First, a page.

From Commit to Cloud

The why and how of an efficient build pipeline

Daniel Hall

LIFX Cloud Engineer


Deployments should be


  • 10 minutes is too long


  • Ideally a single commit
  • You must be aware of the whole change


  • As little human involvement as possible
  • Minimal context switching
  • Simple to understand

We believe this because

  • There are less things to break
  • You can focus on one thing at a time
  • The changes are fresh in everyone's memory
  • Devs should be focused on the app
  • Each project should be easy to learn
  • Nobody should be afraid to deploy

We can back it up too

  • We have 30 separate microservices
  • 88 Docker machines running across 15 workers
  • Around 7 deploys to prod every working day
  • 4 emergency rollbacks in 1.5 years
  • Maintained by myself and a single developer

How did we do it?

You'll need:

  • A microservices architecture (kinda optional)
  • A git repo that can run triggers on push
  • A build agent that allows several steps
  • A packaging format that tracks dependencies
  • Something to manage your cluster of machines

Deployment steps

  1. Write some code
  2. Push to the git repo
  3. Application is built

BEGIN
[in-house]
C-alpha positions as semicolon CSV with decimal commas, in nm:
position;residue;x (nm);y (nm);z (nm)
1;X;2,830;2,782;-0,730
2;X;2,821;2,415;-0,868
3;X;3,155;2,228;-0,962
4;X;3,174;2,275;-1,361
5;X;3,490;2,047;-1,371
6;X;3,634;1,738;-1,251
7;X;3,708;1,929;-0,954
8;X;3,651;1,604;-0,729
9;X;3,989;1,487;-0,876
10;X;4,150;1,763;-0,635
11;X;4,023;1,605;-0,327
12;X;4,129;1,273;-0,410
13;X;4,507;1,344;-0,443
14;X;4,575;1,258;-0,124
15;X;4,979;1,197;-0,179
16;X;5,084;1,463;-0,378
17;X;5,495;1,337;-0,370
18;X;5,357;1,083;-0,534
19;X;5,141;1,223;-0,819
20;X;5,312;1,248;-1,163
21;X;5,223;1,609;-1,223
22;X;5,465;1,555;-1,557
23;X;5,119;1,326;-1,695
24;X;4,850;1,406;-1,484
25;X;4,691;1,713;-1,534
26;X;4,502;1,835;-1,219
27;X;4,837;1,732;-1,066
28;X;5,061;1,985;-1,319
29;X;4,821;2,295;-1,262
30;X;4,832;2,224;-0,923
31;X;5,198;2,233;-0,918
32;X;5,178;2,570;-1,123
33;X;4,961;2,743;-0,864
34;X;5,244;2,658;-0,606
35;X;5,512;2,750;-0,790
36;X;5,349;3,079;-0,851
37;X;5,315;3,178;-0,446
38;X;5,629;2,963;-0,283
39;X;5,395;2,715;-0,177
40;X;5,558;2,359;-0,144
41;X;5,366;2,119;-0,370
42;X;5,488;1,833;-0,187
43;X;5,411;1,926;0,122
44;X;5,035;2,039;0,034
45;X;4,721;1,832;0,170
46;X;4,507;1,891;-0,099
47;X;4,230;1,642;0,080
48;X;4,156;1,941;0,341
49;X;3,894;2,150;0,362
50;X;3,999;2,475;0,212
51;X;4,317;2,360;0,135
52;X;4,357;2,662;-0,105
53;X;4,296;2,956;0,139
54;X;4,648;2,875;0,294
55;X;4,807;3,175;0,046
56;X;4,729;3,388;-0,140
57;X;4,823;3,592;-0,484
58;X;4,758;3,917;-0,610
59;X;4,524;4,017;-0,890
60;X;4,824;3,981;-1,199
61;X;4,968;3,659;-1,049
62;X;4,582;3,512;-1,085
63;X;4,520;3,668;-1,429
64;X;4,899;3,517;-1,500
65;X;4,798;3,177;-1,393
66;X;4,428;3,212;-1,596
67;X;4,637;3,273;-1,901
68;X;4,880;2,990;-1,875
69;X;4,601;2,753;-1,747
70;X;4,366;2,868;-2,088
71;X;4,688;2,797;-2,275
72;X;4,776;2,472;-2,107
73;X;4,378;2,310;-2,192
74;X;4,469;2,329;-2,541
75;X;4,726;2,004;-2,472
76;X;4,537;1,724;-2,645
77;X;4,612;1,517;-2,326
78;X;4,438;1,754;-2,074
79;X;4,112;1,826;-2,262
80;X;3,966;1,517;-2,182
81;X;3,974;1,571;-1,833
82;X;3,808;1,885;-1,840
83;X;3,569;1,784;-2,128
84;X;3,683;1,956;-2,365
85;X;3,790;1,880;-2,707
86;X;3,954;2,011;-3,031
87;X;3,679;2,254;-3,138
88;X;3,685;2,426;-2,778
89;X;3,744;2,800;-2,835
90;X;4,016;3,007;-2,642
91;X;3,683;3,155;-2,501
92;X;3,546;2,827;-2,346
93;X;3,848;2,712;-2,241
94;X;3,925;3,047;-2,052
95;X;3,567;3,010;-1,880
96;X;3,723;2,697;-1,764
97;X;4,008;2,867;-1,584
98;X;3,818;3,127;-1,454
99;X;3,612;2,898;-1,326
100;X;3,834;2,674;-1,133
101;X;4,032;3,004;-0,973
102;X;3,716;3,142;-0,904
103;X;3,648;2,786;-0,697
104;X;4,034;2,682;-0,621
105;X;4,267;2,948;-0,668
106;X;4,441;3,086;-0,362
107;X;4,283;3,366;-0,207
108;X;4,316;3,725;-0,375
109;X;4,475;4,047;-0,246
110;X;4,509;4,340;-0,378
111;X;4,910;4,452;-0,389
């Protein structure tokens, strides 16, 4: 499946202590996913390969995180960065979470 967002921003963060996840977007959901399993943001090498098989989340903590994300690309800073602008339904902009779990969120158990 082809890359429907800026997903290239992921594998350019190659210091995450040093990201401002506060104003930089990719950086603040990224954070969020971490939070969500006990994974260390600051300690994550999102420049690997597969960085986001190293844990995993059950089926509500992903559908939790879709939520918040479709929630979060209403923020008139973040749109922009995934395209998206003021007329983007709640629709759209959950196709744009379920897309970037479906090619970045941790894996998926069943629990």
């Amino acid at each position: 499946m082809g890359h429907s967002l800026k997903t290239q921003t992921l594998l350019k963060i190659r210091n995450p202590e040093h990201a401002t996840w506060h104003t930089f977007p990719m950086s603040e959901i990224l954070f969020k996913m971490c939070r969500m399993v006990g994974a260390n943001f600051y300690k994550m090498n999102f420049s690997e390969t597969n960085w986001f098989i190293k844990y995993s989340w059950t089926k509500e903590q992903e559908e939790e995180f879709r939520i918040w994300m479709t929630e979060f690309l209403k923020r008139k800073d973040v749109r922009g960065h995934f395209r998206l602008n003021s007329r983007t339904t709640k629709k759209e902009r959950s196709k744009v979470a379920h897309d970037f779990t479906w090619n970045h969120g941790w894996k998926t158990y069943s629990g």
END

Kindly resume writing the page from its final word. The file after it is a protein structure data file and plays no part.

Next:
4. Automated tests are run
  5. Application is packaged
  6. Deployment to staging
  7. Test in staging
  8. Single click to approve for prod
  9. Deployment to production

3. Application is built

  • Happens on trigger
  • Not all apps need to be built
  • We have a script in each repo
  • We wanted to be consistent across all our services
  • You could also use Makefiles

4. Automated tests are run

  • We actually do this at the end of
  • Again consistency is key
  • Don't do end to end testing here
  • We do end to end testing continuously against staging and prod

5. Application is packaged

  • We build docker containers with a Dockerfile
  • Push it to an internal docker repository on GCS
  • Anyone should be able to pull this for testing
  • You could also use RPMs, Debs, and others
  • If you do make per app repos, to make repo metadata creation time short

6. Deployment to staging

  • We use Apache Mesos with Marathon
  • For us we essentially assemble a JSON file from a template
  • Then submit it to Marathon using curl
  • You can use these with or without docker

8. Single click approval

  • At this point our change is well tested
  • Trigger the deployment to staging
  • Most build agents have this, or let you build it easily
  • Audit who clicks this!

9. Deployment to production

  • Should be very similar to prod right?
  • Remember, consistency!
  • We use Marathon and Mesos in prod too


LIFX is seeking a Cloud Engineer and Firmware Engineer to join our Melbourne team.








Either see this link, email me at or come talk to me at LCA all week.

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From Commit to Cloud

By Daniel Hall

From Commit to Cloud

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